Triple under performed using the "toad" skill.

I am excited to combine my two passions – science and jump rope!

Triple under TJ performed in front of the Eiffel Tower in Paris, France.

Triple under skill performed in front of the Eiffel Tower in Paris, France.

Jump rope itself is constantly evolving. Innovative ideas are pushing the sport to new heights, which seem almost impossible. There is an absolute science around progressing from skill to skill to create something new as well. Take a simple criss-cross. Your arms cross as you jump over the rope. To make that more difficult, take the bottom arm of the cross, lift your opposite leg, and put your bottom arm under your leg. This is called a “leg over cross,” or, in jump rope slang, a “toad.”  Variations of this “skill” include putting one arm behind your back or over your head or switching which arm goes under your leg or even switching your legs!! It may seem hard to believe, but the possibilities are endless!!  In the video below, try to spot the various ways you can be creative with the toad skill. That is, try to come up with some of your own arm and leg combinations!

So let’s delve into some biomechanics of jump rope.

First of all, a single jump, which is performed literally thousands of times during a practice, can be broken into four phases:

  1. load phase – the body’s preparation to jump based on balancing the weight load of the balls of the feet and flexing the knees
  2. flight phase – the propulsion off the ground by pushing from the balls of the feet through the ankles, calves, knees, and hips
  3. airborne phase – the body is off the ground and the arms are controlling the rope swing under the feet
  4. landing phase – the joints absorbing the impact of the jump upon landing

Us jumpers rely on Newton’s Third Law of Motion: for every action there is an equal and opposite reaction. Jumping is that acceleration of body parts upward to increase the mutual force between us and the earth so it is larger than the force of body weight! It involves both aerobic and anaerobic training benefits and is similar to resistance training in that different muscle groups may control take off and landing so that the joints absorb weight properly.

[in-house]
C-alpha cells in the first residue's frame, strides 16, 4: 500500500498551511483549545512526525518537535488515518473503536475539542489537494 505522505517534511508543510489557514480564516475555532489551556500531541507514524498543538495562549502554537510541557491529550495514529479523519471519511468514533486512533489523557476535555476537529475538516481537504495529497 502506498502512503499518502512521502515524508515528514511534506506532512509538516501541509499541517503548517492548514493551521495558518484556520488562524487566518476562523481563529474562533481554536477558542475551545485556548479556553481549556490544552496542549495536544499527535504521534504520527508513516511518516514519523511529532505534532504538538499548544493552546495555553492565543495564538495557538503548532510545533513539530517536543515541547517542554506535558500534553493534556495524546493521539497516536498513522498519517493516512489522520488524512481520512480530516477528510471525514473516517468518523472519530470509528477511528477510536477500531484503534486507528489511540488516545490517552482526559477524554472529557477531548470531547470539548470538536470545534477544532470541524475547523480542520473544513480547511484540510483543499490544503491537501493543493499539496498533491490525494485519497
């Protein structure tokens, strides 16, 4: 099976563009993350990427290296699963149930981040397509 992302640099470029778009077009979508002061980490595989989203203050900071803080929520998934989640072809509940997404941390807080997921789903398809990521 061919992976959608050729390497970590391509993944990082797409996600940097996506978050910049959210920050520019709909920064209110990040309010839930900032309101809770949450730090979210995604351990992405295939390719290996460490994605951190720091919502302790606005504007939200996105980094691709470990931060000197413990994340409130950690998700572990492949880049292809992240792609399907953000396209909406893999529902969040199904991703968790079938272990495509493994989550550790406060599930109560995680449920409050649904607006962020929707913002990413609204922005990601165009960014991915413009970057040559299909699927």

Jump rope gymnastics skill called a "front-walkover."

Jump rope gymnastics skill called a “front-walkover.”

However, jump rope is also about speed. That is to say, the rope can move roughly 60 miles per hour (approximately 6 jumps per second!!), cutting through the air due to its steel wire composition. Nowadays, jumpers are reaching 200 jumps in 30 seconds!!

I never want this power, creativity, and ingenuity of jump rope to end. Developing new ideas and sharing them with as many people as possible is why I am so passionate about the sport. I have had the opportunity to travel to Kenya, South Africa, Denmark, Sweden, France, Germany, Cyprus, Australia, and many more countries teaching others how to jump!! One of the great things about jump rope is its versatility. Not only is it inexpensive and easy to do practically anywhere, but also you can jump rope by yourself or with as many people as you want!!